Deloitte has been severely reprimanded for violating a code of ethics during the administration of Comet in 2012, while ex partner Neville Kahn has been fined £50,000 for individual failings.
The ICAEW, which regulates insolvency practitioners, has ordered Deloitte to pay a £925,000 fine, plus the regulator’s own costs of £890,000, as it concluded a five-year long investigation into Deloitte’s conduct.
As a record fine issued against an insolvency and restructuring practice for failing to comply with the code of ethics, it could be a landmark moment in the increasing pressure on insolvency firms to comply with conflict of interest rules.
"The ICAEW said the Comet administrators failed in their ’duty to comply with the fundamental principles of objectivity and/or professional competence’."
According to the ICAEW, Deloitte “failed to comply with the code of ethics” as it didn’t ensure procedures for taking on the appointment as administrators of Comet, back in 2012, didn’t create threats to compliance.
The investigation found that as Deloitte became administrators of Comet, it failed to provide independent review partners with all the relevant information, that would show whether taking the appointment risked breaching the code of ethics.
As well as Kahn, the ICAEW severely reprimanded another former Deloitte partner, Christopher Farrington. While Kahn was handed a £50,000 fine, Farrington was fined £25,000.
The ICAEW said they failed in their “duty to comply with the fundamental principles of objectivity and/or professional competence”.
The ruling stated that Kahn, who was managing partner for financial advisory at Deloitte UK, did not take reasonable steps to identify if his acceptance of the Comet job threatened his compliance with the code’s “fundamental principle of objectivity.”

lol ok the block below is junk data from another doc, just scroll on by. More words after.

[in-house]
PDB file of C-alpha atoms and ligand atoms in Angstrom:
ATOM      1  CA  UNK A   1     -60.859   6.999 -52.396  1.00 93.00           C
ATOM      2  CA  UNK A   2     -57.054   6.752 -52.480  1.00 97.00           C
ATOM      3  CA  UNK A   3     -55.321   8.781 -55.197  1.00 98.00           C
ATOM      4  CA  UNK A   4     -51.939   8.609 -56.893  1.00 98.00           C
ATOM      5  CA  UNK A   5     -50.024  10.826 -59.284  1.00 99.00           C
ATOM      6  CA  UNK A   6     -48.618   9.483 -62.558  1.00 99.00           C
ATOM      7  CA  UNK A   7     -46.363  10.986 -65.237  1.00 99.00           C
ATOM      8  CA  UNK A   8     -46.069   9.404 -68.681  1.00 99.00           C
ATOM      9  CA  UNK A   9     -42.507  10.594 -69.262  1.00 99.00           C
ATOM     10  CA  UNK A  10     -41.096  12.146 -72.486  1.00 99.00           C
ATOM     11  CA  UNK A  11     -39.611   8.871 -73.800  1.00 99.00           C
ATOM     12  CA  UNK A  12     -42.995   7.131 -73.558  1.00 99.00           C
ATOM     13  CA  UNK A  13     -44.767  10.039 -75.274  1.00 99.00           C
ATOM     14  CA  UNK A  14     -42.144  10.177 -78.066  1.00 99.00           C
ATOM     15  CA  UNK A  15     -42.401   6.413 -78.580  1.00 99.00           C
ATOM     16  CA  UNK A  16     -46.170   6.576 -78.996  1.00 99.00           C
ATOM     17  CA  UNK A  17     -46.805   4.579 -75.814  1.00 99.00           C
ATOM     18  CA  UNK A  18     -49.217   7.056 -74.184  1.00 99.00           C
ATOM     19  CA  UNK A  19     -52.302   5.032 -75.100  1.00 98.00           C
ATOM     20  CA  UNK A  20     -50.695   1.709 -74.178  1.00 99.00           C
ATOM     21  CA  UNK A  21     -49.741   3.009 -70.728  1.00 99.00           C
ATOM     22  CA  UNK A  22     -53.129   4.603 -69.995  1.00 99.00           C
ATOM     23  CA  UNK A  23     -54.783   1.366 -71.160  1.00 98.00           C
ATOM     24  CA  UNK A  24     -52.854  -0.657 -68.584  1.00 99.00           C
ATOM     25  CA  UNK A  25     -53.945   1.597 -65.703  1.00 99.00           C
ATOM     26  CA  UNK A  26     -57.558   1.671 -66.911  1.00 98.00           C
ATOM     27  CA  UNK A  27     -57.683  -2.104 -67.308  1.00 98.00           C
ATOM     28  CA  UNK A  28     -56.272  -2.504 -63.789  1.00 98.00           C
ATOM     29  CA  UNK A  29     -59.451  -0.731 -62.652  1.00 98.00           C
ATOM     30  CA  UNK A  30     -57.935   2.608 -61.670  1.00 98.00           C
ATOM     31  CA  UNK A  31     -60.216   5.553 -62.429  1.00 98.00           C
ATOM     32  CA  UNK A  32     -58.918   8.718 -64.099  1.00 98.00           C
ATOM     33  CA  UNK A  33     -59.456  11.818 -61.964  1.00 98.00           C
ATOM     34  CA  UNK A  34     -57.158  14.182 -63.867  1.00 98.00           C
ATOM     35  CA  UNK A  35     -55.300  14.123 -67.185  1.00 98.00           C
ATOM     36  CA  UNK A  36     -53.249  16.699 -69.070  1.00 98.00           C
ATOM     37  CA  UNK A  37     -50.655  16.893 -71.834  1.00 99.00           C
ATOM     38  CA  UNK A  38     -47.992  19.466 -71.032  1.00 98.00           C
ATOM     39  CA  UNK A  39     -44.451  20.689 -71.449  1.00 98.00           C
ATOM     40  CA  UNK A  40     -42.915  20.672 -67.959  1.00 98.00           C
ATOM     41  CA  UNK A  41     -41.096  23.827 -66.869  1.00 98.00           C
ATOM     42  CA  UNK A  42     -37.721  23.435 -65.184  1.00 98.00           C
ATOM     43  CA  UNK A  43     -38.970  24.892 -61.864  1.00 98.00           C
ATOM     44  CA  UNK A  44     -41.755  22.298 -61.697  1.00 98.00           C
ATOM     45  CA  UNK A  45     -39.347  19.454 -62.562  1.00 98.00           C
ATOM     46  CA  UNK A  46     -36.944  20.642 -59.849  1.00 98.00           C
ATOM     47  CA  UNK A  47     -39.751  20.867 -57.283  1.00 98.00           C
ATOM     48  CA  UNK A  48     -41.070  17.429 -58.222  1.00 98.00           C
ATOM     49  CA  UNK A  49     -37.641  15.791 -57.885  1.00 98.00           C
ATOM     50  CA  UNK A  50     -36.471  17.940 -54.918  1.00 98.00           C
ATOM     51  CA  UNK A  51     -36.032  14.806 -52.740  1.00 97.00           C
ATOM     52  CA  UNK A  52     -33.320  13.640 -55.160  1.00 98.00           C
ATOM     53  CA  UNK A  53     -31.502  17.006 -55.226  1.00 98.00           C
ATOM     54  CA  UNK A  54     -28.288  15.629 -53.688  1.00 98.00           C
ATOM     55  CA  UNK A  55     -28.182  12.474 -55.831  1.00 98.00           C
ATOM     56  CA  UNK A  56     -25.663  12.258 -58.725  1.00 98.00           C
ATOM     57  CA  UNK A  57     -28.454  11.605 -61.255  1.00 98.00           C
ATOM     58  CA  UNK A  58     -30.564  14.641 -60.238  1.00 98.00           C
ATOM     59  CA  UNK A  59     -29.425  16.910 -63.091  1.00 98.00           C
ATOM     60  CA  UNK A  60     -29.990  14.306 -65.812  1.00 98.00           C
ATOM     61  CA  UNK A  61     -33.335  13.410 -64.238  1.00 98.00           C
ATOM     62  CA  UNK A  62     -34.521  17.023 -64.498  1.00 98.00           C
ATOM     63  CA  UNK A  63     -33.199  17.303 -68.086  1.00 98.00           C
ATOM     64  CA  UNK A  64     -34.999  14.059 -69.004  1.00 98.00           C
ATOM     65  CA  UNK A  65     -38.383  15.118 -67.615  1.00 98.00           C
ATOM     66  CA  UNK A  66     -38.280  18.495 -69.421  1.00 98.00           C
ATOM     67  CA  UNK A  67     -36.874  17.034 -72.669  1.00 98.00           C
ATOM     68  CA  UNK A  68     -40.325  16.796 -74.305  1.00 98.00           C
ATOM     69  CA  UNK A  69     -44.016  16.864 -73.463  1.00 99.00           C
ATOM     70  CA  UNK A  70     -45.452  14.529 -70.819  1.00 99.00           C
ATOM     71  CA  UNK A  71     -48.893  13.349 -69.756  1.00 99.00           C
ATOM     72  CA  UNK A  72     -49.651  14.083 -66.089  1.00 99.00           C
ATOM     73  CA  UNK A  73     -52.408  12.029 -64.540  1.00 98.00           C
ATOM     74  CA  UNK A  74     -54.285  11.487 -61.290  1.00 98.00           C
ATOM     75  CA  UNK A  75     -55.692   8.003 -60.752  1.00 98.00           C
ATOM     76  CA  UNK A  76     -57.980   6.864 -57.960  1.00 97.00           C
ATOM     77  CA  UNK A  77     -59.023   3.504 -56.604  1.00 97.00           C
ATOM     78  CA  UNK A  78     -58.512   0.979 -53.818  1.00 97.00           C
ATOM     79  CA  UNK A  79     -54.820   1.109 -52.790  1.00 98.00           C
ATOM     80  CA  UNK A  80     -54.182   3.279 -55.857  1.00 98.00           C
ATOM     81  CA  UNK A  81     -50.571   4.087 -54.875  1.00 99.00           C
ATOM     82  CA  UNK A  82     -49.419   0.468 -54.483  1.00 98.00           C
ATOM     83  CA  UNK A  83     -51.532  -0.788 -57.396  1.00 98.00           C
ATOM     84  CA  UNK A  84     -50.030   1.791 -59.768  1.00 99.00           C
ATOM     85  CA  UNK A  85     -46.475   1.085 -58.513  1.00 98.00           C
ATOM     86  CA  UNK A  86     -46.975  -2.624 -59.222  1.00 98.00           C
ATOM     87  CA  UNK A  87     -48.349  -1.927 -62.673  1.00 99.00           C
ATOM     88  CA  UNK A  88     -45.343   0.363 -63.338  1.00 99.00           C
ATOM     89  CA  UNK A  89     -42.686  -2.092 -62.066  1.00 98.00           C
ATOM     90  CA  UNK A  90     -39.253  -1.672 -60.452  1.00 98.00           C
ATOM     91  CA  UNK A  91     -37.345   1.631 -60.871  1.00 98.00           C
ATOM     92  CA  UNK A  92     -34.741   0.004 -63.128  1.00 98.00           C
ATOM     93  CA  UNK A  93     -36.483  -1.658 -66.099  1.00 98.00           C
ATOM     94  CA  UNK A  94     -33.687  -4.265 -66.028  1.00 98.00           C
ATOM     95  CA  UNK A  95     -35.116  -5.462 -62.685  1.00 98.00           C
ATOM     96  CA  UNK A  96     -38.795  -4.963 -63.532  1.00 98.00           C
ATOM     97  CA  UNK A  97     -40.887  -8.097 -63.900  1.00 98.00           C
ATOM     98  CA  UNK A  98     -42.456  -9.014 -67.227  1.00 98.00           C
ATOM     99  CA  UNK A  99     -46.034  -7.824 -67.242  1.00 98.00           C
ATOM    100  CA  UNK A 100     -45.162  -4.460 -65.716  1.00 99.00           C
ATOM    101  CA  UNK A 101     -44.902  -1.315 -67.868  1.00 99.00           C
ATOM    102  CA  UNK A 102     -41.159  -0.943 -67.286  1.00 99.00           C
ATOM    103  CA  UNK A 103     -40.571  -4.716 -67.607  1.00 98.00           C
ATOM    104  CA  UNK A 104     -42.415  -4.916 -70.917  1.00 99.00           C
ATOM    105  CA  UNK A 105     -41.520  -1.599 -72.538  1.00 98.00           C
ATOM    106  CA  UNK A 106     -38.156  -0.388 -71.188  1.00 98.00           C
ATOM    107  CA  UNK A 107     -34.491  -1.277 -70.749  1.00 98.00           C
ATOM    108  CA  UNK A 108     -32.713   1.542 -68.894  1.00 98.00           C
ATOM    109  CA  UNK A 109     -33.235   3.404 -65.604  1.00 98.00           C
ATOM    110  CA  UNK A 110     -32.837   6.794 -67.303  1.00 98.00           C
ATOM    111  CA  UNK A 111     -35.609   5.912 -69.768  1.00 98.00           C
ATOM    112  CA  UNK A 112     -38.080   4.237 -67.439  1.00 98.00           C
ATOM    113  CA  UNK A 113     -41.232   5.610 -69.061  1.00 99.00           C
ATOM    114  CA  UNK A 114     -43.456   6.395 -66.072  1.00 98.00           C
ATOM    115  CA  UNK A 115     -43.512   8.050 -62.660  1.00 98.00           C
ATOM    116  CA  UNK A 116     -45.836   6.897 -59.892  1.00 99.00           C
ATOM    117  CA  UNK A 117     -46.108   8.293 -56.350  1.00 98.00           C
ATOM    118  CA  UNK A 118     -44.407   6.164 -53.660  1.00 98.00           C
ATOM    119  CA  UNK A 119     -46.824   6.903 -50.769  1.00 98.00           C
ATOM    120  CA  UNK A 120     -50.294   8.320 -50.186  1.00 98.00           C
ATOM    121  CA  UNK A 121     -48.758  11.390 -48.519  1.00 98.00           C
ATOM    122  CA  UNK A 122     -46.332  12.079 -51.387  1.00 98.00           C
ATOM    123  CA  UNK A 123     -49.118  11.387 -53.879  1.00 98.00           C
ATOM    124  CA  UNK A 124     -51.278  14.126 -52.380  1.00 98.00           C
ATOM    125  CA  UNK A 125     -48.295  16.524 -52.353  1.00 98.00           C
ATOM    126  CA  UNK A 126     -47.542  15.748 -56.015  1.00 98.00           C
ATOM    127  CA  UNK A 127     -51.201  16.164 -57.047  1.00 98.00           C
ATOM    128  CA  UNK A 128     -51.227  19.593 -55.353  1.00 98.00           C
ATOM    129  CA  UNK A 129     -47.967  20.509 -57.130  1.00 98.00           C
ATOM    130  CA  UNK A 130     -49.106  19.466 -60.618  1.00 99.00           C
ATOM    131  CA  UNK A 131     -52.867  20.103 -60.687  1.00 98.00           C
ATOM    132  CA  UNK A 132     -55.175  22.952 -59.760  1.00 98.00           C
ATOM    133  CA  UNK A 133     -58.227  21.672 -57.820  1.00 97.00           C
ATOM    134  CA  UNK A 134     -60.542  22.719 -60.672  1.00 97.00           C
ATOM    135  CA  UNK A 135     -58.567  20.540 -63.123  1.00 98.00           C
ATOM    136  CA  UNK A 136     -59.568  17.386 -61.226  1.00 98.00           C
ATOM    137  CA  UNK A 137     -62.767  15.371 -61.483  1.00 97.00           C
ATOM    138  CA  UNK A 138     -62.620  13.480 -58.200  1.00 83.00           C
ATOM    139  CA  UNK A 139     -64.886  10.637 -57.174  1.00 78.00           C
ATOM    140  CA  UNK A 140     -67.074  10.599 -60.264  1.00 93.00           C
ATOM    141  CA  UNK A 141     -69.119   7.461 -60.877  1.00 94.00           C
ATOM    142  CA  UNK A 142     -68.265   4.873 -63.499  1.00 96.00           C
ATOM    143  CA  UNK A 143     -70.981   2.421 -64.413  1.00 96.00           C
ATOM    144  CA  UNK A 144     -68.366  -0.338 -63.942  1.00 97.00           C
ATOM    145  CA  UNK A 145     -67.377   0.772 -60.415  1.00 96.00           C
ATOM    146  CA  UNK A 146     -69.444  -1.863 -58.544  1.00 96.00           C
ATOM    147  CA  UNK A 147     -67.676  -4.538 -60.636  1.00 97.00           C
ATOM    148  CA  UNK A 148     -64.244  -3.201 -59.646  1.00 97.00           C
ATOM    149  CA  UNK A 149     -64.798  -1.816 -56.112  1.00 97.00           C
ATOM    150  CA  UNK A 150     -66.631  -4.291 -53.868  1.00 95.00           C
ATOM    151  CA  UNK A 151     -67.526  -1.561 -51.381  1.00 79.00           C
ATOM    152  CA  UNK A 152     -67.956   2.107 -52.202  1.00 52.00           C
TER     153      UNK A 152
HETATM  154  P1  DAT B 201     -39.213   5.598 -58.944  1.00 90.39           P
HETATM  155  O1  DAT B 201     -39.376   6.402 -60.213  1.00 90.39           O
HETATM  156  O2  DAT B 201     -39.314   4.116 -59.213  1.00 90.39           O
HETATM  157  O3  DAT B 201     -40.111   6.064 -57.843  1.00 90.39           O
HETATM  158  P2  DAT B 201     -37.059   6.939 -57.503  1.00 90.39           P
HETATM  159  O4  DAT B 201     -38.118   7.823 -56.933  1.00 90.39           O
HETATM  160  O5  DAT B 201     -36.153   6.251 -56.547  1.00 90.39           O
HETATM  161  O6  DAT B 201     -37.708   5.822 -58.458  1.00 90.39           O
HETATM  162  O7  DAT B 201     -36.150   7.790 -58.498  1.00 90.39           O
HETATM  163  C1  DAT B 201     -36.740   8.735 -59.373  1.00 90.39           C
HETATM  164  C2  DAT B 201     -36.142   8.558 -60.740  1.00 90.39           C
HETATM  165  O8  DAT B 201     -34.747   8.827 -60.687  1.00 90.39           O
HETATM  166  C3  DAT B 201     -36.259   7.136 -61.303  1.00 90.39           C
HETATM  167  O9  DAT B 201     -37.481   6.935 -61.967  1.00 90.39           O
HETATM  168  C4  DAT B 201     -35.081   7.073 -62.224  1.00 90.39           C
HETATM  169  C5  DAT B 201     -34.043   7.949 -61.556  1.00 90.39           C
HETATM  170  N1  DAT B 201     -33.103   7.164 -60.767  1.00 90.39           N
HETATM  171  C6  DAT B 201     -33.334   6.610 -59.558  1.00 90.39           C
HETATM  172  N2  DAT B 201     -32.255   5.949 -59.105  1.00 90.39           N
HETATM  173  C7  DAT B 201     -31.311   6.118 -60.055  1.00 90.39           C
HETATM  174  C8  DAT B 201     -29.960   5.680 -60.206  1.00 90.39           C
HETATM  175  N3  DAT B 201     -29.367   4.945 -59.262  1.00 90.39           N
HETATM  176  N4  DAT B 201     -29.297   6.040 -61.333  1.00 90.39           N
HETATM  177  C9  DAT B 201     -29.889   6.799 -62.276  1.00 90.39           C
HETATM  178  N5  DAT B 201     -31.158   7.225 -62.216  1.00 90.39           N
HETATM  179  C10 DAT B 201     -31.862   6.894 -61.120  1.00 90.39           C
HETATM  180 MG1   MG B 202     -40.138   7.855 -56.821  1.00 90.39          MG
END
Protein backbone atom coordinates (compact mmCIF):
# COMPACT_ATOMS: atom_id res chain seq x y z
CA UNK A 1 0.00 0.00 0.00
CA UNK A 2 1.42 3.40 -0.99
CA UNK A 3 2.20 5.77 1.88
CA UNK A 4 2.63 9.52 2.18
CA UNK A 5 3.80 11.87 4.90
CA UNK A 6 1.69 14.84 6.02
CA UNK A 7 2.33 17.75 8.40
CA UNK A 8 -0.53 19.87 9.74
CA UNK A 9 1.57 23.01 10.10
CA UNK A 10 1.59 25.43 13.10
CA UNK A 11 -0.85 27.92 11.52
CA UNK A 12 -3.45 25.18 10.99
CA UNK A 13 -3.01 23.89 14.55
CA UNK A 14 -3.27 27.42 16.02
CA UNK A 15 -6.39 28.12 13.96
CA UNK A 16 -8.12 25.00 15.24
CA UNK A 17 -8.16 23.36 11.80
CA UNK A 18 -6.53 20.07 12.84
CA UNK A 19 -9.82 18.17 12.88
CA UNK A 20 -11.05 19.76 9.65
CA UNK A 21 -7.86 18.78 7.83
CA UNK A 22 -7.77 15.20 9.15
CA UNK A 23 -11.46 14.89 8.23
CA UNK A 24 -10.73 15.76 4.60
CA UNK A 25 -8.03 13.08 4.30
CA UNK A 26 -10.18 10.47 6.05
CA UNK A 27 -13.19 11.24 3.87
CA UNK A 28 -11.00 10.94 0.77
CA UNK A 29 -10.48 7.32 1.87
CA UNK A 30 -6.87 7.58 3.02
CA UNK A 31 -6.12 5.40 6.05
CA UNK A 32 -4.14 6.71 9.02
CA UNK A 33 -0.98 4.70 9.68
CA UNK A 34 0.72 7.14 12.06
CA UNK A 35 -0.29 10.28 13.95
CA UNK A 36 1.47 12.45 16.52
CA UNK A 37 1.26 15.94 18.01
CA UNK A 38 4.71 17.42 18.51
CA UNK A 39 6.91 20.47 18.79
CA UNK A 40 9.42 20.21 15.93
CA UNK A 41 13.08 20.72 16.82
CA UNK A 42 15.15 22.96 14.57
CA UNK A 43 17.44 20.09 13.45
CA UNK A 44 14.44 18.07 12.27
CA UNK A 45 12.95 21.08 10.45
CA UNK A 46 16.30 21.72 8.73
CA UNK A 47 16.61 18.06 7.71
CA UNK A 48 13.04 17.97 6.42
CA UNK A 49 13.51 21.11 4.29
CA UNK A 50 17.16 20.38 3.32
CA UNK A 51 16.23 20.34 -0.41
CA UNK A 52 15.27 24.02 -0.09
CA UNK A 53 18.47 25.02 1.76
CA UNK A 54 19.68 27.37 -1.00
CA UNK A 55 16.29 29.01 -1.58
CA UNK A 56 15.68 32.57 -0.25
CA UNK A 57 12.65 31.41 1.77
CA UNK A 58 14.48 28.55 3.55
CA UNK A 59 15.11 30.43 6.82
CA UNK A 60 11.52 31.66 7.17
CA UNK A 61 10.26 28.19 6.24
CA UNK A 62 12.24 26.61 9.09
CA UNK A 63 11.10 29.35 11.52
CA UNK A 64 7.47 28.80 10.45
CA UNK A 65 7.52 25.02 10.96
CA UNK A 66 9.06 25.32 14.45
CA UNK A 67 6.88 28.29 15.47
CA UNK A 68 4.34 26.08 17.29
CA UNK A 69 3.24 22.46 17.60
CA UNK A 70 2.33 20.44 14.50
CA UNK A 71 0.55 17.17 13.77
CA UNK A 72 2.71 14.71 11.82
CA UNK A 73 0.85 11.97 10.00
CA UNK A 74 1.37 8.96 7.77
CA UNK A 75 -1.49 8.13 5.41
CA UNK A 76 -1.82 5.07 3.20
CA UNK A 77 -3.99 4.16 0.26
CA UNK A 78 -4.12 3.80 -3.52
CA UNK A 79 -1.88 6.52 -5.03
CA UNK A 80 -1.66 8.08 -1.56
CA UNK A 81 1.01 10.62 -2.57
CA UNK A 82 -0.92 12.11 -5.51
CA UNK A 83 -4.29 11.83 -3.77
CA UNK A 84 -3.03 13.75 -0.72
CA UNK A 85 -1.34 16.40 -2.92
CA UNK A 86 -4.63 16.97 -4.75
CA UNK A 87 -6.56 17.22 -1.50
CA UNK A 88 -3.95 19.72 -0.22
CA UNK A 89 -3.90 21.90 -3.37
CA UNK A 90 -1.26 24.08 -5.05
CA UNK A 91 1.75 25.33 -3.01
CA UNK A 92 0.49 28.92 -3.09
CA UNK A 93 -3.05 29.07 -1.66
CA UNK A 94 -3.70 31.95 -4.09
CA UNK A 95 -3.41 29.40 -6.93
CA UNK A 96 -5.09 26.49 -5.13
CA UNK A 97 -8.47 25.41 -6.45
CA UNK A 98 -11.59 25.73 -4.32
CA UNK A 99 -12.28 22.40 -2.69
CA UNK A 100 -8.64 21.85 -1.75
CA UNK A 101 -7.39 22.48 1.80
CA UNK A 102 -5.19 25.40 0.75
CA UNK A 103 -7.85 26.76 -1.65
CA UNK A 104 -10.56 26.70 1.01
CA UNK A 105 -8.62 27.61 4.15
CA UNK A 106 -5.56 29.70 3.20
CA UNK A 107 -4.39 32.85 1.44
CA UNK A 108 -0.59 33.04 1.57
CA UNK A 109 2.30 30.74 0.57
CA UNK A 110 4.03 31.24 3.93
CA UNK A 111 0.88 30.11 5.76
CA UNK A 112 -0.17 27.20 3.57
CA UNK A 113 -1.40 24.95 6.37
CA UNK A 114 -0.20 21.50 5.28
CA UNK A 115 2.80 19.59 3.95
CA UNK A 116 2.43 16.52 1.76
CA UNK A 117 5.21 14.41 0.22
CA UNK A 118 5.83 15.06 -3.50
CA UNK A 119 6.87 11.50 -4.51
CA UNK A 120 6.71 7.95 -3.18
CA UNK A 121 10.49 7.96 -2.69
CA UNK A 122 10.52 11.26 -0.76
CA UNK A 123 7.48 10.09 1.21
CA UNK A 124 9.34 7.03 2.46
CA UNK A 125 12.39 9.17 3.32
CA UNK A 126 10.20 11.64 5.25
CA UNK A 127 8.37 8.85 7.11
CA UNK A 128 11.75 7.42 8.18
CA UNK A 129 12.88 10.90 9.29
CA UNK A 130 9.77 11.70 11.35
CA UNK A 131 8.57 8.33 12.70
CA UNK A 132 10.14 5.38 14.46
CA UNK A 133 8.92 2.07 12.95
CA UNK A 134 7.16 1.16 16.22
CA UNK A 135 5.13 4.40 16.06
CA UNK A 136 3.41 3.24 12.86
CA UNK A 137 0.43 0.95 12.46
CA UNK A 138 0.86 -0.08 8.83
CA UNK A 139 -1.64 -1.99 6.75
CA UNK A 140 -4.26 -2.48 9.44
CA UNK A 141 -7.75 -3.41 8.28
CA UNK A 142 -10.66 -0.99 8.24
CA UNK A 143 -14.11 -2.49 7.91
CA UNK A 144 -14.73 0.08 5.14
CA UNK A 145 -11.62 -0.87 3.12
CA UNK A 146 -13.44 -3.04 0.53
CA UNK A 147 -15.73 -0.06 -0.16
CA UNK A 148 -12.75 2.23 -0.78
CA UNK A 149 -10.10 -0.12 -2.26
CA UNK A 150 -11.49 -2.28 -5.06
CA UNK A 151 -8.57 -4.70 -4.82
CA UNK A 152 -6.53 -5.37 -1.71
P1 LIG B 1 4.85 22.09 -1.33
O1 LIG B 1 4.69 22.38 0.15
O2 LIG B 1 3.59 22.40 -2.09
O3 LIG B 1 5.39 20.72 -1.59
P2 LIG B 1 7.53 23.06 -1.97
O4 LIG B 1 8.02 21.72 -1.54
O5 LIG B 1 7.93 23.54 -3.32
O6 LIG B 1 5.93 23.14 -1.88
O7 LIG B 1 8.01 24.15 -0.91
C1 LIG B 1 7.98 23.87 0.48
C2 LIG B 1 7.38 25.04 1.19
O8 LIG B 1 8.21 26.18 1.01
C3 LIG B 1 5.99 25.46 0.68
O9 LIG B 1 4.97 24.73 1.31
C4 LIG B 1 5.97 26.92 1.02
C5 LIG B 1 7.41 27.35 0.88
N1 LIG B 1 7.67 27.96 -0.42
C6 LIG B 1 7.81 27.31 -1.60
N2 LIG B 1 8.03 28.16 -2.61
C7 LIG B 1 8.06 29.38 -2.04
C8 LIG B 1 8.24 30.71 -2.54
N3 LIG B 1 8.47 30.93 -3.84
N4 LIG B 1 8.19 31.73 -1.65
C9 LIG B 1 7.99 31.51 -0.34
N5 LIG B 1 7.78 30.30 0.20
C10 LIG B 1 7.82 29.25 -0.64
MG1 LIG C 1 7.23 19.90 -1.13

During his appointment, Kahn agreed to remove an asset-backed lending agreement between Comet and another company, from a list of connected party transactions that was attached to a Proposals to Creditors document.
The ICAEW said Kahn didn’t take “reasonable steps” to investigate whether the transaction should have been included in the list.
The regulator also that during his appointment, Kahn didn’t take reasonable steps to investigate the circumstances of the acquisition of Comet by Hailey Acquisitions Ltd. In particular, he didn’t investigate the validity of the repayment by Comet to another company of an unsecured £115m revolving credit facility.
A statement from the ICAEW said: “This case should send a strong message to insolvency practitioners and their firms of the importance of demonstrating the highest standards and putting in place the appropriate and robust processes to ensure compliance with the codes of conduct.
“We will not hesitate to investigate and take robust action where we consider there is evidence of conduct falling short of that which is expected of our members and member firms.”
While Comet has become an example of the risks of breaching the code, Credit Strategy’s Turnaround, Restructuring & Insolvency (TRI) Conference, and the TRI Best Practice Case Study series being launched this year, will showcase outstanding achievement in the profession, with case studies published in detail.
The full ruling on Deloitte can be found on the ICAEW’s website.
A Deloitte spokesperson said: “We recognise and regret that our engagement take-on processes in relation to the appointment of our partners as administrators of Comet Group Limited in 2012 were below the professional standards expected of us, as were certain elements of our work during the administration.
"The shortcomings in processes were addressed in 2016. We are committed to complying with the ICAEW’s Code of Ethics in order to maintain the highest standard of professional conduct.”